Yet the recovery is also when a disaster’s polarizing effect becomes acute: Private and public aid in many cases accrue to the haves more so than to the have-nots. “Disasters are increasing the disparity in terms of people’s homes, their income, their access to services,” said Brad Kieserman, the vice president for operations and logistics at the American Red Cross, which remains on the ground after the Camp Fire. “Disasters, for most communities, exacerbate already existing issues, which is why we often see in shelters what what we sometimes refer to as ‘the least, the last, and the lost.’ The people who had the least, who were the last to get services, who were already at the end, who were lost beforehand, especially financially.”
Chaos and uncertainty fuel this stratification. The Camp Fire interrupted town services and caused a mass internal displacement, with families crowding into makeshift shelters, setting up tents in church parking lots, doubling up with friends, and occupying any empty hotel rooms, motel rooms, and housing units. For many evacuees, it was unclear who was offering what to whom, or what was guaranteed or even tentatively provided by the government.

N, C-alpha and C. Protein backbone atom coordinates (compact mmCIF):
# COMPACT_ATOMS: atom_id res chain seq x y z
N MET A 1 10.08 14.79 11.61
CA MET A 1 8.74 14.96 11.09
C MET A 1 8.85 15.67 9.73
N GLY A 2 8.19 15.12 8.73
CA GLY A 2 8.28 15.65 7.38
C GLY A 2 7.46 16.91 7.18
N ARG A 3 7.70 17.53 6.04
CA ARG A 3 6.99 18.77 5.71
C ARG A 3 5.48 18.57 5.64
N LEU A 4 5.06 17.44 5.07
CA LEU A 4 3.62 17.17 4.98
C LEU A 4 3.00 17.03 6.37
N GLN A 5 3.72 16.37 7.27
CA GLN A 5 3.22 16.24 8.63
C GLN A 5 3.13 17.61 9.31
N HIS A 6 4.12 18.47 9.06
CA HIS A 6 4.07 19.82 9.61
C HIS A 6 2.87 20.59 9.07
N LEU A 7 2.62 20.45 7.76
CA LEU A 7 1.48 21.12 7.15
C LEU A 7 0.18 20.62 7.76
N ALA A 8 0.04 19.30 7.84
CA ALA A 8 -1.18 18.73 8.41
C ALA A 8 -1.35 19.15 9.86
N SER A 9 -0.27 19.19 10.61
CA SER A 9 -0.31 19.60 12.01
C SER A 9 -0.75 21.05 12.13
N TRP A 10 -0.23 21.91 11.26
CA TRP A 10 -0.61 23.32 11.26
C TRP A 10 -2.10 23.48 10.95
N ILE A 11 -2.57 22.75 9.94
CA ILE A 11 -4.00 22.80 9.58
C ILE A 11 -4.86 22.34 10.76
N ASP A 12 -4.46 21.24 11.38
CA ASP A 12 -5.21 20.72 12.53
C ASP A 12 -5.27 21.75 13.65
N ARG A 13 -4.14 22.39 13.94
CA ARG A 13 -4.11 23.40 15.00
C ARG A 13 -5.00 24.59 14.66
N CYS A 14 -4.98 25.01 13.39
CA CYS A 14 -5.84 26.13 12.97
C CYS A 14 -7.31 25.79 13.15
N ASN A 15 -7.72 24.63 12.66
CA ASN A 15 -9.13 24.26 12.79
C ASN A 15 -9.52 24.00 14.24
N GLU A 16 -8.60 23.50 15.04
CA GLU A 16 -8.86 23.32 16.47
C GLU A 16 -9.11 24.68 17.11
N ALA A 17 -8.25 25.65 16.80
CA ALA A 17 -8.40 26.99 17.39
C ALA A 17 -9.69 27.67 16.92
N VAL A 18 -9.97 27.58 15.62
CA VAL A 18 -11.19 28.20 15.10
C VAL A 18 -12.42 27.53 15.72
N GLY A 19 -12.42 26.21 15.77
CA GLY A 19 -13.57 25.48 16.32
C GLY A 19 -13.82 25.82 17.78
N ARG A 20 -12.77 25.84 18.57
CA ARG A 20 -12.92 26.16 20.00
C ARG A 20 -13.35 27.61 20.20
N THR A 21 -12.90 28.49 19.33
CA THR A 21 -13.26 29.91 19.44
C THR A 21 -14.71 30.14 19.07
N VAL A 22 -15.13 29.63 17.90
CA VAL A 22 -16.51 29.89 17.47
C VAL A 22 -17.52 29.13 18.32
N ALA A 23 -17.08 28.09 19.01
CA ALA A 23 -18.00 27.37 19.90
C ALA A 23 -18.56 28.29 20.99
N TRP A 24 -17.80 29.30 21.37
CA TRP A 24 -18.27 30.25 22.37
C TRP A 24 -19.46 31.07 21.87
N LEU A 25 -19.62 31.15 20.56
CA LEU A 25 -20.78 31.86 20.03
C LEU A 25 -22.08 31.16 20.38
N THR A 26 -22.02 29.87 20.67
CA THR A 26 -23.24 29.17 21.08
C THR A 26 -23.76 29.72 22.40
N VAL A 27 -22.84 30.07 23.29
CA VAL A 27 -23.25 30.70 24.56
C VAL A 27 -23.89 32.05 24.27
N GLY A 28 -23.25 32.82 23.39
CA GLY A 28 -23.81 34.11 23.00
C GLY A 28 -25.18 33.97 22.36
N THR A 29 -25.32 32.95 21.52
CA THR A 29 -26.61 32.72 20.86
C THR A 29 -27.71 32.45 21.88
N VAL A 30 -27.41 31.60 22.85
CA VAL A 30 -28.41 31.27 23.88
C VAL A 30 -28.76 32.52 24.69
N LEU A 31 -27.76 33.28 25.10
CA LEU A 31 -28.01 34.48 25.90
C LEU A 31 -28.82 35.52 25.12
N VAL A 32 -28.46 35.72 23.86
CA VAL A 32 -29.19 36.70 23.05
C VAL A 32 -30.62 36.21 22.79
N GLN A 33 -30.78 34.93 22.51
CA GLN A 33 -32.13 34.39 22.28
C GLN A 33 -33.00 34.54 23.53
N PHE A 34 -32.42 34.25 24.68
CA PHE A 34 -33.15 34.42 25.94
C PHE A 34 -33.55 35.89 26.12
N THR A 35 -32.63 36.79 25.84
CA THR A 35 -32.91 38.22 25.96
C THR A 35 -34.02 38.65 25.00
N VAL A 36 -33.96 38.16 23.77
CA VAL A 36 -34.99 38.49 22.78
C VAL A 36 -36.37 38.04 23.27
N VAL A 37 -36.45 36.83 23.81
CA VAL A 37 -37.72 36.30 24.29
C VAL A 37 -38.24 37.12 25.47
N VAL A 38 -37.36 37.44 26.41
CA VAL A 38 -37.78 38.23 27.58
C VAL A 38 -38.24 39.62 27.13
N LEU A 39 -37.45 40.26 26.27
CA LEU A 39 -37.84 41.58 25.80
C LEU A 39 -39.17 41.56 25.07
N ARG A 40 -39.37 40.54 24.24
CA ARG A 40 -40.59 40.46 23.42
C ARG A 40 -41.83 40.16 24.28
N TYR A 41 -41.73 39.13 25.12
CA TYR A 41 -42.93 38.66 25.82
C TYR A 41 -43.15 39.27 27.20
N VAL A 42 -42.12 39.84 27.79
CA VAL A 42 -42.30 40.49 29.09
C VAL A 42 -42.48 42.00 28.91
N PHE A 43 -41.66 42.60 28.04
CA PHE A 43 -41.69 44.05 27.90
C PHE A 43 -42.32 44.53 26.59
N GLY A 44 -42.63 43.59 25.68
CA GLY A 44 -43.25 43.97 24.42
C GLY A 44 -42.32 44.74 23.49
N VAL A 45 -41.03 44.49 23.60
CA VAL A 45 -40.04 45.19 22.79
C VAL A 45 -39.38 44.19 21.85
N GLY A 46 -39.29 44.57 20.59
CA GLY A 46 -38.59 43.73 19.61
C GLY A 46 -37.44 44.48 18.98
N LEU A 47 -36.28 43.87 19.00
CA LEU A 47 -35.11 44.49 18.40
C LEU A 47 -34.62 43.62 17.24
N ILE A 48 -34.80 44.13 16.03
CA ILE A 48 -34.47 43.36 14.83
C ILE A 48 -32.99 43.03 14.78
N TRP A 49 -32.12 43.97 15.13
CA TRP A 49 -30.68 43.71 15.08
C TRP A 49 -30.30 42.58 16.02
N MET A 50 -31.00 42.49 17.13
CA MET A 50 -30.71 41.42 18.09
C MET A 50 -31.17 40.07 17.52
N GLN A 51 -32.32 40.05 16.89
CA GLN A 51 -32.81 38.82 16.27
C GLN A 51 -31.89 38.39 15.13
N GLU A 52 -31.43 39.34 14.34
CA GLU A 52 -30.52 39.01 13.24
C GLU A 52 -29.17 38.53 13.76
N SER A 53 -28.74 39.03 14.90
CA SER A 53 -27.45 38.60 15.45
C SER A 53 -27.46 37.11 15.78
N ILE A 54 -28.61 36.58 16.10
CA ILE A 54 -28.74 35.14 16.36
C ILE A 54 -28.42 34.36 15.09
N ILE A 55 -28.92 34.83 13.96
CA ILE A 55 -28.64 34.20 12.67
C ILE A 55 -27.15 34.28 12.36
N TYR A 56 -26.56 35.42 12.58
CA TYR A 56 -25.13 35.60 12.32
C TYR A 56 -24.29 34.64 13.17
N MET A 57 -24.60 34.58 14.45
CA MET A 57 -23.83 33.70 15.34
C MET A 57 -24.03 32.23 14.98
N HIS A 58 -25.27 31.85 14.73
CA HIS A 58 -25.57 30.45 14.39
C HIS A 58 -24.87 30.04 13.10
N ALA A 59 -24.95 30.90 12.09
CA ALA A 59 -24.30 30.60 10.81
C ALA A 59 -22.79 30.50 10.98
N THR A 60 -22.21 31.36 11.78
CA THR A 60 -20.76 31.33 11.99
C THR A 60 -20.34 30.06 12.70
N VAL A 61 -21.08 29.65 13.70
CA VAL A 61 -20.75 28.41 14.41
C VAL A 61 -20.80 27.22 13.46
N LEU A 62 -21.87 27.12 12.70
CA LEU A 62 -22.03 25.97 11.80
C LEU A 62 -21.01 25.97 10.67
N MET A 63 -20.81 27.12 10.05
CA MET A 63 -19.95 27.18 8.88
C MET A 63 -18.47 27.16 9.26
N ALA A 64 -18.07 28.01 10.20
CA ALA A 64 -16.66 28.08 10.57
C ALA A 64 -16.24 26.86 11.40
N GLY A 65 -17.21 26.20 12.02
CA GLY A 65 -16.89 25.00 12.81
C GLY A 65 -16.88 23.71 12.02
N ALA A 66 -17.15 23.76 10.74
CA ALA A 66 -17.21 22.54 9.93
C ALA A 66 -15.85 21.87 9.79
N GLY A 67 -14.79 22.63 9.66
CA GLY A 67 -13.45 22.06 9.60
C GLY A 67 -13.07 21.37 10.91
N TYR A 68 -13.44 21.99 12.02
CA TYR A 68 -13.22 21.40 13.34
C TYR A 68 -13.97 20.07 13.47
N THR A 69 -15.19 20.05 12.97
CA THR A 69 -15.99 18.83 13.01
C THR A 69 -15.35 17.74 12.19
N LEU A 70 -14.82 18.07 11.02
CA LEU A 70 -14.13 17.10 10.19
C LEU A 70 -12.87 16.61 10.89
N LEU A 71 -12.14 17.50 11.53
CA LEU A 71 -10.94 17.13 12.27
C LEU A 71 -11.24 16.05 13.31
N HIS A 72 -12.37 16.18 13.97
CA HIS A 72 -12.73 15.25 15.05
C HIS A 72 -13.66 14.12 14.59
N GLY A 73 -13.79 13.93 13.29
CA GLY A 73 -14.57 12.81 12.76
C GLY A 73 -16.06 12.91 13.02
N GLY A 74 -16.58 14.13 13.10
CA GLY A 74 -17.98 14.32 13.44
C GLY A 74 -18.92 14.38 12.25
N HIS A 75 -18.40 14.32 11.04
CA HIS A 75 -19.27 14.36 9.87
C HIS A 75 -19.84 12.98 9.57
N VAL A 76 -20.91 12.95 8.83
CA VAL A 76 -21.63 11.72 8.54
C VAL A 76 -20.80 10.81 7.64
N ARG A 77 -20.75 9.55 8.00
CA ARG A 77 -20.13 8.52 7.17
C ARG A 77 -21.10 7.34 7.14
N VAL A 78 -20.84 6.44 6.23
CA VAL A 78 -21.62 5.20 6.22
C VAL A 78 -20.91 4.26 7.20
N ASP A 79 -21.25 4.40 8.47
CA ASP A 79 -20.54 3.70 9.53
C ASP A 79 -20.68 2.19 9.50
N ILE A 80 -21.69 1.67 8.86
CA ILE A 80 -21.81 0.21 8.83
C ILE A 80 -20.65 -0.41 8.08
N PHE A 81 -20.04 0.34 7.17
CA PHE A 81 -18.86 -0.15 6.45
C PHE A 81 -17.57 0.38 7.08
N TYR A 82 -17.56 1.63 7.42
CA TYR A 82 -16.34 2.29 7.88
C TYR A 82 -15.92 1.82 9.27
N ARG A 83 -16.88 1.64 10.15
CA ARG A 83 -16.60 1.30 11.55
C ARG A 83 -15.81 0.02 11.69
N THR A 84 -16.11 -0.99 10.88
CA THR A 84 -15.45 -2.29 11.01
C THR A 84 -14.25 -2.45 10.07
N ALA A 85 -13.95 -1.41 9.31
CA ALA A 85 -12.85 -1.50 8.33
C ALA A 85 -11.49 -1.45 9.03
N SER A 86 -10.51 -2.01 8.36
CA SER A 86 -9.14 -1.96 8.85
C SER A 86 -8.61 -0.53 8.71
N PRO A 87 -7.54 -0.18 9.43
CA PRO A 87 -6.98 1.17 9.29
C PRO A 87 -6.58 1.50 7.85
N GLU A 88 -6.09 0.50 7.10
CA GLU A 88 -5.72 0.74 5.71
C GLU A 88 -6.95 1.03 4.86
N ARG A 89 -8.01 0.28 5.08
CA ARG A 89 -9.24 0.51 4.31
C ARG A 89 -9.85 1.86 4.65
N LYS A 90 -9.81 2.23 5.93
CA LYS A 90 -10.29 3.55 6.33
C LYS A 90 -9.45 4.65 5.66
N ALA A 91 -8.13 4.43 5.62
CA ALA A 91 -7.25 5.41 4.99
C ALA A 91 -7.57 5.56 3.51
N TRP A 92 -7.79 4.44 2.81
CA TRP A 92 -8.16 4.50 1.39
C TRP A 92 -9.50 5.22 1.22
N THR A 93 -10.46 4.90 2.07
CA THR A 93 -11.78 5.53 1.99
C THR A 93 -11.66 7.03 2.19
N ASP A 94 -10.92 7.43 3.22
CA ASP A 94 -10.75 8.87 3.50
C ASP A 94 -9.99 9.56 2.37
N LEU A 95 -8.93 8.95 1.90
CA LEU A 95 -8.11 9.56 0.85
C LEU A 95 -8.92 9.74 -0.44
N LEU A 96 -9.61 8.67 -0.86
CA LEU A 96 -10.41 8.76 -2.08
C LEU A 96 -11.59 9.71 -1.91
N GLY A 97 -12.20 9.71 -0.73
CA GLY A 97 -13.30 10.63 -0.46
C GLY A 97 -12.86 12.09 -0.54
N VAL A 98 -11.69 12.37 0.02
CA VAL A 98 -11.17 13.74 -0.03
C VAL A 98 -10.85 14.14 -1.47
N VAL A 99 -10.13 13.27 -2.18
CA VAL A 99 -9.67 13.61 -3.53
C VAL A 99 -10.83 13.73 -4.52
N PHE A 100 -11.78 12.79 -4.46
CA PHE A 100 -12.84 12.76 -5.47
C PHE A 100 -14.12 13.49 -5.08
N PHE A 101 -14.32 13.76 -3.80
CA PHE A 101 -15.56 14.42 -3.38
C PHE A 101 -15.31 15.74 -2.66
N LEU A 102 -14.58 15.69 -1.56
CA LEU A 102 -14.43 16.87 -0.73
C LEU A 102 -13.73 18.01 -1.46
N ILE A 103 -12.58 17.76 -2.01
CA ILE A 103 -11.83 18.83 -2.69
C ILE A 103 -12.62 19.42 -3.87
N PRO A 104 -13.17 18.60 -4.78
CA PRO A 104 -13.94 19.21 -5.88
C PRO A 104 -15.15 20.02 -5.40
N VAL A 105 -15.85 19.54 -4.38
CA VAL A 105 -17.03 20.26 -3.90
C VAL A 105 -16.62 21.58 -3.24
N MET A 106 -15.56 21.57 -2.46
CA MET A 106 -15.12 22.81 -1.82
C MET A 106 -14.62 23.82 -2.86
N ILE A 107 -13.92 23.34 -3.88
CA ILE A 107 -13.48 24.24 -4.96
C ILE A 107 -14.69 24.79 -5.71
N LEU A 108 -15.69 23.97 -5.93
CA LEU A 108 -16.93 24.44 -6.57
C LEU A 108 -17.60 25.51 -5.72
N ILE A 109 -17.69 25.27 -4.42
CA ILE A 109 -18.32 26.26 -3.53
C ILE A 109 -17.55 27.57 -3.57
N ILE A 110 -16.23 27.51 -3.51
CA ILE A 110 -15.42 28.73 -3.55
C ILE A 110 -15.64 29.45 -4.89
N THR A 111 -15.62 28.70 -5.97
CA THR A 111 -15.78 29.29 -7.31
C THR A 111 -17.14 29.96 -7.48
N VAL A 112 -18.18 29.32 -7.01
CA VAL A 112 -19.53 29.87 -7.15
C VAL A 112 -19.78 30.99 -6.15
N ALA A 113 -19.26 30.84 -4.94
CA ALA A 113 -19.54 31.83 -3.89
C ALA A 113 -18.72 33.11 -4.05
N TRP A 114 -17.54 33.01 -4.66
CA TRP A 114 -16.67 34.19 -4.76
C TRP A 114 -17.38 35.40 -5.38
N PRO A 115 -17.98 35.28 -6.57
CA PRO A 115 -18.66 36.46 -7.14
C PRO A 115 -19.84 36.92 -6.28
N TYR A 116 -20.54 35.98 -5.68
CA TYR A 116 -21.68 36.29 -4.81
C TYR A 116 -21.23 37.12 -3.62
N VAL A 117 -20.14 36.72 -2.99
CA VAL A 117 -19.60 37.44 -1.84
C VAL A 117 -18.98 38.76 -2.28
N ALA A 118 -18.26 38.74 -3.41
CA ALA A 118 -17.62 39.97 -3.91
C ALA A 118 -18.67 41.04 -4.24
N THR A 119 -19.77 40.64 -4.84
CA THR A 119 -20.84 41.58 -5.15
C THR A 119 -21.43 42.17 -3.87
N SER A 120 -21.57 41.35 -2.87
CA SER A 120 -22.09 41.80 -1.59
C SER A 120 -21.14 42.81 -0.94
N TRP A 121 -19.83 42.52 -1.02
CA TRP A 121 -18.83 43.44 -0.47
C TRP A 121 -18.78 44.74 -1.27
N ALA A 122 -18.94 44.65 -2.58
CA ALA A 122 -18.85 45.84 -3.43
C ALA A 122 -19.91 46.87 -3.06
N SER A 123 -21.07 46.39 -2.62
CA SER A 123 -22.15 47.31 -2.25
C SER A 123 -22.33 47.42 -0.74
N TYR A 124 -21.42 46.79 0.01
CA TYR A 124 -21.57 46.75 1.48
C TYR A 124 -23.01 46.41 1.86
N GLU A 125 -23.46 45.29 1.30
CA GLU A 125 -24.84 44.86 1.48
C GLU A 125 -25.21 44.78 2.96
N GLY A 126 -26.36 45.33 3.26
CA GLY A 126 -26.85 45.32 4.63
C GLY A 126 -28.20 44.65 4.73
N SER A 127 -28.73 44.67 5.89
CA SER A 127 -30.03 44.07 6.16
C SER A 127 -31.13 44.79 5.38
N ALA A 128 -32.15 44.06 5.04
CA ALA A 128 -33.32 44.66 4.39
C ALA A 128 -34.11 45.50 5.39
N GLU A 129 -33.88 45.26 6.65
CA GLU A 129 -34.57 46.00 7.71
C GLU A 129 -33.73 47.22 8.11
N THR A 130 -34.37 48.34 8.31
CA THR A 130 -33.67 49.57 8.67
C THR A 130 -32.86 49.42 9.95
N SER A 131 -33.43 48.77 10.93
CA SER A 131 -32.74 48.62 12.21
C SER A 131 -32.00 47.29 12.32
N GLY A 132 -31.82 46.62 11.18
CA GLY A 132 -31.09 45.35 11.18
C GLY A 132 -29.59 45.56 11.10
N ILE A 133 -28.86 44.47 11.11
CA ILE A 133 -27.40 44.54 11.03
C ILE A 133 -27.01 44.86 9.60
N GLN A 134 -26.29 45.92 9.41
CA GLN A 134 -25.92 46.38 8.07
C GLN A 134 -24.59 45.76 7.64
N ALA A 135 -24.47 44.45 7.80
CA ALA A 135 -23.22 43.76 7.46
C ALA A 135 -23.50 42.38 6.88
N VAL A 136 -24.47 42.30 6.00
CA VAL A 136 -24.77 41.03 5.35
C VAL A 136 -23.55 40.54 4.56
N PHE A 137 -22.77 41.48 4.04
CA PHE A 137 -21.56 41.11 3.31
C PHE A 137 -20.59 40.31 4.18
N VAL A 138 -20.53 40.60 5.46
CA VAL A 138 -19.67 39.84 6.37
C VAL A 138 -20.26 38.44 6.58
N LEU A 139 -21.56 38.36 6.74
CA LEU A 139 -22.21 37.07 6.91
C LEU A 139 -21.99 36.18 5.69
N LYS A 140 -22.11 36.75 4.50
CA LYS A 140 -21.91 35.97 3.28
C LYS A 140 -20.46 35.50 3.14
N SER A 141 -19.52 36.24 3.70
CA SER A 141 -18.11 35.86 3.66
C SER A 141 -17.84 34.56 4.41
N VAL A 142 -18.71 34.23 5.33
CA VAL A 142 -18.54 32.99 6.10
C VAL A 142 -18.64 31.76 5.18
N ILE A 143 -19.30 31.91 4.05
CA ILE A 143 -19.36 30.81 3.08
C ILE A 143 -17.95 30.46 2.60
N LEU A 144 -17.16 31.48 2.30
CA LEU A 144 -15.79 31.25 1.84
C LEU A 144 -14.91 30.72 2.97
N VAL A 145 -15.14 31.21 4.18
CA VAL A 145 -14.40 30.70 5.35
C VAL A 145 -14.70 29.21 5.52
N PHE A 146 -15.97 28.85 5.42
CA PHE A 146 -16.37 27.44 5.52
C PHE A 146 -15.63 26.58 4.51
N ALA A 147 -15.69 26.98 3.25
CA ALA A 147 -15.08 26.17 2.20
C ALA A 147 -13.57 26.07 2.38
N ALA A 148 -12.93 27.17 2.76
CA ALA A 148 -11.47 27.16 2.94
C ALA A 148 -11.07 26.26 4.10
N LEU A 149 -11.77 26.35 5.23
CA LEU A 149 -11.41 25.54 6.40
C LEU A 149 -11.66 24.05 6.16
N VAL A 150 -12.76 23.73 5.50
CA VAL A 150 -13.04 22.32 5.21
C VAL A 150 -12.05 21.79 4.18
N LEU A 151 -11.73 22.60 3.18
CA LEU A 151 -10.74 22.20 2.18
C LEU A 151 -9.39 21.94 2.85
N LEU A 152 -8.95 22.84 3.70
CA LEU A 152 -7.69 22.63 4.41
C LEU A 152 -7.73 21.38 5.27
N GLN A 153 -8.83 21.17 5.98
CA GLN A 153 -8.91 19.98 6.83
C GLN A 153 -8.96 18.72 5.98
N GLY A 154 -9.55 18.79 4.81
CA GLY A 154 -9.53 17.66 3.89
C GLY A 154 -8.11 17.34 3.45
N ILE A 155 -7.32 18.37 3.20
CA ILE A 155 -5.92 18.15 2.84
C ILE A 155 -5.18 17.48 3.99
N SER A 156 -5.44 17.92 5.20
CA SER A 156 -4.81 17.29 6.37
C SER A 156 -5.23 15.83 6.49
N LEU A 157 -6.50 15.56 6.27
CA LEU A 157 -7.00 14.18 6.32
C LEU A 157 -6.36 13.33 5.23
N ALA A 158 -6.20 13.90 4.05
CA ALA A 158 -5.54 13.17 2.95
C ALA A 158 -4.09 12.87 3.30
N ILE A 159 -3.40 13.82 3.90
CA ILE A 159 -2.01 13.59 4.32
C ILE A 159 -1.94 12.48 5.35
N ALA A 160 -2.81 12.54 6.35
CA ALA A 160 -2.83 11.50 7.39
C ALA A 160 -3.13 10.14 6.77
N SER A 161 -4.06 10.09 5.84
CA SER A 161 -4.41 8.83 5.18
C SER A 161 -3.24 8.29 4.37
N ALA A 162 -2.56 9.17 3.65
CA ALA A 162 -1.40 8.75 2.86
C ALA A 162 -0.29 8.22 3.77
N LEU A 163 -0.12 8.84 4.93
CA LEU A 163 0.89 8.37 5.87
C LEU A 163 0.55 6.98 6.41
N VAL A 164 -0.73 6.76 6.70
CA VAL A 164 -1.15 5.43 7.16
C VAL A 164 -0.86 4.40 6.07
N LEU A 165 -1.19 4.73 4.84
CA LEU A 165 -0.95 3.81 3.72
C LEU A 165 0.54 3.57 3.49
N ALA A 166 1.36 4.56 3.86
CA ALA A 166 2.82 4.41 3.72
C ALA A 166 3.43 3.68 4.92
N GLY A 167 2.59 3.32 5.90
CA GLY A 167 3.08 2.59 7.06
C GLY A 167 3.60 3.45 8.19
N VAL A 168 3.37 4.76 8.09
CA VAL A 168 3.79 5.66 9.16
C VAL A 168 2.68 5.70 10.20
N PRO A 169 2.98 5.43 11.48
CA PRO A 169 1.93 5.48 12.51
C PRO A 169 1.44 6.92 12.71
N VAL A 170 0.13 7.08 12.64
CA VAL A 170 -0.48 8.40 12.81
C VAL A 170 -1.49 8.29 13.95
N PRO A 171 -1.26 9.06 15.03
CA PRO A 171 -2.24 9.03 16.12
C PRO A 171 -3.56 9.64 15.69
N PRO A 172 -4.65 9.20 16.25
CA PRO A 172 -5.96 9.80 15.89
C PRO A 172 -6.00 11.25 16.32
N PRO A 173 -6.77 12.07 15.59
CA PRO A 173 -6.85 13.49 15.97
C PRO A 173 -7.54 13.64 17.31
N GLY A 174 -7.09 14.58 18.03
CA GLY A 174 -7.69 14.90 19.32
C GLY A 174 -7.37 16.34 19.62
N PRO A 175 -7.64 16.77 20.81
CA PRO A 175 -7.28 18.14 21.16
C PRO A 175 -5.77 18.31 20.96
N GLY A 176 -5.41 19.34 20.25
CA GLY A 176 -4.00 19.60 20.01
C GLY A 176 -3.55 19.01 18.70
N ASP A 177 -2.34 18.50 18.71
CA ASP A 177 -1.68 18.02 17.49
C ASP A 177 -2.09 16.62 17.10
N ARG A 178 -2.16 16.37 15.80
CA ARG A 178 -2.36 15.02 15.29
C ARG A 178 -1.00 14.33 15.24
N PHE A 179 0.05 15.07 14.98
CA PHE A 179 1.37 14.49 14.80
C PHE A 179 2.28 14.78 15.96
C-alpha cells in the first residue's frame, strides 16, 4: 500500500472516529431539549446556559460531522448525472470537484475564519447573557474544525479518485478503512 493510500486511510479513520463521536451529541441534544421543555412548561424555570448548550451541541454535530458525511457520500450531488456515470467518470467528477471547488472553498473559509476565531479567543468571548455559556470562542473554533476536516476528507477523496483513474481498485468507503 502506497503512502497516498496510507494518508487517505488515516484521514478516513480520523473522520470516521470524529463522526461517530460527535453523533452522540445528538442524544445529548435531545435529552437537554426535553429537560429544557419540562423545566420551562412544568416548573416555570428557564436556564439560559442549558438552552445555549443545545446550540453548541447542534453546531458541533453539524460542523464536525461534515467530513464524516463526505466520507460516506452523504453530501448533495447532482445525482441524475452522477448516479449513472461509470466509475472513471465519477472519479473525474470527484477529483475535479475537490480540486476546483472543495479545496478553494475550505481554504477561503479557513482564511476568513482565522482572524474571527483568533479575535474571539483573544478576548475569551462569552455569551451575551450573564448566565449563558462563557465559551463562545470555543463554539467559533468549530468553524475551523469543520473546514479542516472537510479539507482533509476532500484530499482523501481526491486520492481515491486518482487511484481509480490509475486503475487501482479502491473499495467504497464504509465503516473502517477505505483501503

Making matters worse, many of the people trying to coordinate resources had lost their home or cell phone or computer or car in the fire. “There was no real clarity on what options were available,” said Tom Tenorio, the executive director of the Community Action Agency of Butte County. A person he works with had become homeless, he said. “She was advised to get a Small Business Administration loan,” he said. “And she was wondering: ‘Why on earth would I want to get an SBA loan?’”
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Income determined who stayed and who left, in part. “People who were able to leave, many of them are gone,” said Audrey Denney, an expert on agriculture and education and a recent congressional candidate now helping with the recovery effort. Research from prior disasters has shown that, as a general point, this is what happens: After a disaster, the rich leave and the poor remain. Poverty rates climb by “one percentage point in areas hit by super-severe disasters,” one recent study found. “That suggests that people who aren’t poor are migrating out or that people who are poor are migrating in.”
For many of those staying, life gets harder, with fewer jobs and increased expenses. For renters and the unstably housed in Paradise and Chico, the fire has given way to a dire housing crisis, with spiked rents, no vacancies, and surging demand. “I’ve lived in the same rental house for years,” Denney said. “My 90-year-old landlord who lives in Sacramento called me yesterday and said, ‘I’m getting the house appraised to sell.’” She said that she might have to try to live with friends, or potentially move away from the area.